Course Content and Outcome Guide for ENG 104
- Course Number:
- ENG 104
- Course Title:
- Introduction to Literature (Fiction)
- Credit Hours:
- Lecture Hours:
- Lecture/Lab Hours:
- Lab Hours:
- Special Fee:
Course DescriptionEnhances enjoyment of various forms of fictional prose, increases understanding of the conventions of fiction and various forms of storytelling, and encourages exploration of the diversity of human experience. Prerequisites: WR 115 and RD 115 or equivalent placement test scores. Audit available.
Intended Outcomes for the course
Upon successful completion students should able to:
1. Recognize and understand the variety of stylistic choices that authors make within given forms and how form influences meaning.
2. Articulate ways in which the text contributes to self-understanding.
3. Engage, through the text, unfamiliar and diverse cultures, experiences and points of view, recognizing the text as a product of a particular culture and historical moment.
4. Understand the text within the context of a literary tradition or convention.
5. Evaluate various interpretations of a text and their validity through reading, writing, and discussion in individual and group responses analyzing the support/evidence for a particular interpretation.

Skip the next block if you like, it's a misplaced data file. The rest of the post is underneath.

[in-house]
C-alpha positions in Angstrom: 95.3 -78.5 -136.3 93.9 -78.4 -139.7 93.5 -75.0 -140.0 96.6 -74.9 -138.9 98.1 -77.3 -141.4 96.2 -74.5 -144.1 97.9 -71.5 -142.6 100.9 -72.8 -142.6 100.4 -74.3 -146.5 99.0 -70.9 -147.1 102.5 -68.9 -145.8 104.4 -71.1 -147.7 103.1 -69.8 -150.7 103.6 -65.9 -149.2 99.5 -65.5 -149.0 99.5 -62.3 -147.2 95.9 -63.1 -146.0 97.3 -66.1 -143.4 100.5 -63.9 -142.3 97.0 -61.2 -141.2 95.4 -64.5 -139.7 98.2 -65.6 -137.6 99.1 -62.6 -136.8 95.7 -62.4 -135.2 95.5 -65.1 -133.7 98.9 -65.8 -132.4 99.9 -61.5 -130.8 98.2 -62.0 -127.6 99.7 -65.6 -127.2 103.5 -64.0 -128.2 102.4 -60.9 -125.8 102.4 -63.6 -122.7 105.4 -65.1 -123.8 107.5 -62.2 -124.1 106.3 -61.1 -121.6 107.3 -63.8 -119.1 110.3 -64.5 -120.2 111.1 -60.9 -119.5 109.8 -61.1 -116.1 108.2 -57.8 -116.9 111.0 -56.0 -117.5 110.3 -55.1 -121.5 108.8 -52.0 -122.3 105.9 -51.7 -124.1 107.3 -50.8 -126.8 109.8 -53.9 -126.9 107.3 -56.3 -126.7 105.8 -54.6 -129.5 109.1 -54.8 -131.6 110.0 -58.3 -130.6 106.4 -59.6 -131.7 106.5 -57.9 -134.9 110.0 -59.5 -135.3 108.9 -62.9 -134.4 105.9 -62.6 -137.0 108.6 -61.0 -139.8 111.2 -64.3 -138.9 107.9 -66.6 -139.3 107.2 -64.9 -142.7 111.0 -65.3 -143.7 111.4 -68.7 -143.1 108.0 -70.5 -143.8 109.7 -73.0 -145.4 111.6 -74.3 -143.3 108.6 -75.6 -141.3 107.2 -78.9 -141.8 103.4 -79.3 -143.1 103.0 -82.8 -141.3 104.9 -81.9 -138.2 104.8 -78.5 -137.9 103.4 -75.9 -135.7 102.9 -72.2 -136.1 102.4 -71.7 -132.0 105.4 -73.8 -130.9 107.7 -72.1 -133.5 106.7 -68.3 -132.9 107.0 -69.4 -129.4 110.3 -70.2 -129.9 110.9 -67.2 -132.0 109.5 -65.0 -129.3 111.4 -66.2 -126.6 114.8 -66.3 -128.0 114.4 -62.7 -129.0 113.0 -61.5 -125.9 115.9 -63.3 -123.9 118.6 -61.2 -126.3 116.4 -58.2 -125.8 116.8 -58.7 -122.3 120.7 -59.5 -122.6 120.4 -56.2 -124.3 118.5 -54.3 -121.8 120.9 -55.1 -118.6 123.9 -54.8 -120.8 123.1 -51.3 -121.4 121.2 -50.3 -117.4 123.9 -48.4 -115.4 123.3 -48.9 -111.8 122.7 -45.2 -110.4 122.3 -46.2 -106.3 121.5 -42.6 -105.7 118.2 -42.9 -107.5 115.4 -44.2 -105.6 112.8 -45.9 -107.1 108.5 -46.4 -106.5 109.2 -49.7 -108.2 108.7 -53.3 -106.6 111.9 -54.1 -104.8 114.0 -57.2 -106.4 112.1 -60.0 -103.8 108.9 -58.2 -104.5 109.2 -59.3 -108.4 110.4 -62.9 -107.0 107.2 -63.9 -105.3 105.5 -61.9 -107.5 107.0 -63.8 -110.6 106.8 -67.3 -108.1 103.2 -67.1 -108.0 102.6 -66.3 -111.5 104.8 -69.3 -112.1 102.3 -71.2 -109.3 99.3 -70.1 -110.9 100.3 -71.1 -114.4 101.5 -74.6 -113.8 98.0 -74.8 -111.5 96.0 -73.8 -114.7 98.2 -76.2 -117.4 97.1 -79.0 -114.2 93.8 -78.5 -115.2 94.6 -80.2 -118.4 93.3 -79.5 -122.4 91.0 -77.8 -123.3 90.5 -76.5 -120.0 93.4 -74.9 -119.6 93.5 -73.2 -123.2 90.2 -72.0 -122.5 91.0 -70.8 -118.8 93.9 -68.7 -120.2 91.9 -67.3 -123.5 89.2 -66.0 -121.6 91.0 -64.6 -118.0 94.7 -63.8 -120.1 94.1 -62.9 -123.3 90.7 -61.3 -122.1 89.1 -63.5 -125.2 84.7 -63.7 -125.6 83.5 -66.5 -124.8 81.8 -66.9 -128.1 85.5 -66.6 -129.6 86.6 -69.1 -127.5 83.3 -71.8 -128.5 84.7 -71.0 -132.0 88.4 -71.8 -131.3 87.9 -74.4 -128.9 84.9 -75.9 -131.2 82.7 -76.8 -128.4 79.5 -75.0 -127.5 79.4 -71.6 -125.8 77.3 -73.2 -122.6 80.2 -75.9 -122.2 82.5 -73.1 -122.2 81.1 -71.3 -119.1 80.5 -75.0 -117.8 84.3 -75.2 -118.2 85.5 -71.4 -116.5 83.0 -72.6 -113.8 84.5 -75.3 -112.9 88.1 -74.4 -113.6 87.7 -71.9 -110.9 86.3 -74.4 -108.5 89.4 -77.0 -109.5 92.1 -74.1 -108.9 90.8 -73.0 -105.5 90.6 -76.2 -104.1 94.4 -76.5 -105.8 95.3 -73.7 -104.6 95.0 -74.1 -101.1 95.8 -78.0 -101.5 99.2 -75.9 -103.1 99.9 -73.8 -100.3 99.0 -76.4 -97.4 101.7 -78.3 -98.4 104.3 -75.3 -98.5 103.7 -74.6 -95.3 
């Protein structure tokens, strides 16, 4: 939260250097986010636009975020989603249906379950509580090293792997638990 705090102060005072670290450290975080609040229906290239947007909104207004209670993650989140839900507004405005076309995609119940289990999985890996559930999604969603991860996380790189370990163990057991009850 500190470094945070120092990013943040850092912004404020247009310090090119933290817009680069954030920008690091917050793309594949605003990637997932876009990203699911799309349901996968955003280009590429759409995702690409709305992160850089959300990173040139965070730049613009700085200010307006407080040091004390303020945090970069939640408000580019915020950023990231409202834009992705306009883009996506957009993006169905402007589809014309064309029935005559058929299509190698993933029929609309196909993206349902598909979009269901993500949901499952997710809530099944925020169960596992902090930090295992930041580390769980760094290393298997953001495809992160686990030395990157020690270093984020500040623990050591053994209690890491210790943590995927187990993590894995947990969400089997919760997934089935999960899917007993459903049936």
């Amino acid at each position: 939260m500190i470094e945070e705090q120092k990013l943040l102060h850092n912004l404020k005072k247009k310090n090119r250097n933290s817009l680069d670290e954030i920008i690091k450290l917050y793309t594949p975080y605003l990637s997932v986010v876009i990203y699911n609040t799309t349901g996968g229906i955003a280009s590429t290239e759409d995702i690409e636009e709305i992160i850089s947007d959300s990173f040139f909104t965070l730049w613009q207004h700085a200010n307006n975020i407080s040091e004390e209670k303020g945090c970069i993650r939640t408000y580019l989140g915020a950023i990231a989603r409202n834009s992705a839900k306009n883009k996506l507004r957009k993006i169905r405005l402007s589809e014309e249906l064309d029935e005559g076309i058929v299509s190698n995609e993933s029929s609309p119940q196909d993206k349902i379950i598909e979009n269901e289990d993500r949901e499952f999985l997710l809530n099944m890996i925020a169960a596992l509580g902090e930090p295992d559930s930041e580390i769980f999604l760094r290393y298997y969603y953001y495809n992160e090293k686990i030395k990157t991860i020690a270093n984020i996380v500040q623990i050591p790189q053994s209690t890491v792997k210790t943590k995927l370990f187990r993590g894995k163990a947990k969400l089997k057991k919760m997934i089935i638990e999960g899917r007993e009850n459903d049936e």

6. Conduct research to find materials appropriate to use for literary analysis, using MLA conventions to document primary and secondary sources in written responses to a literary text
Outcome Assessment Strategies
Assessment tools may include informal responses to study questions; evaluation of small- and full-group discussion; in-class and out-of-class writing; formal essays, as well as informal responses to study questions and other types of informal writing; presentations by individuals and groups; short and long essay exams; close reading exercises using support/ evidence; writing exercises which include evaluation of various interpretations of a text and their relative validity. Both instructor and peer evaluation may be incorporated in the assessment process.
Course Content (Themes, Concepts, Issues and Skills)
- feminist theory
- psychoanalytic theory
- Marxist theory
point of view
- structuralist theory
- postmodern theory
- reader response theory
narration: 1st, 2nd, 3rd person
- new historicism
- biographical criticism
unreliable narrator gender
regional or national literatures
- expgenres of fiction
lication of the text
Competencies and Skills
understanding prose fiction through contexts such as society, politics,
artistic conventions, multiple interpretations of an author, etc.
writing about fiction
critical reading employing reviews and critical essays
speaking and listening reflectively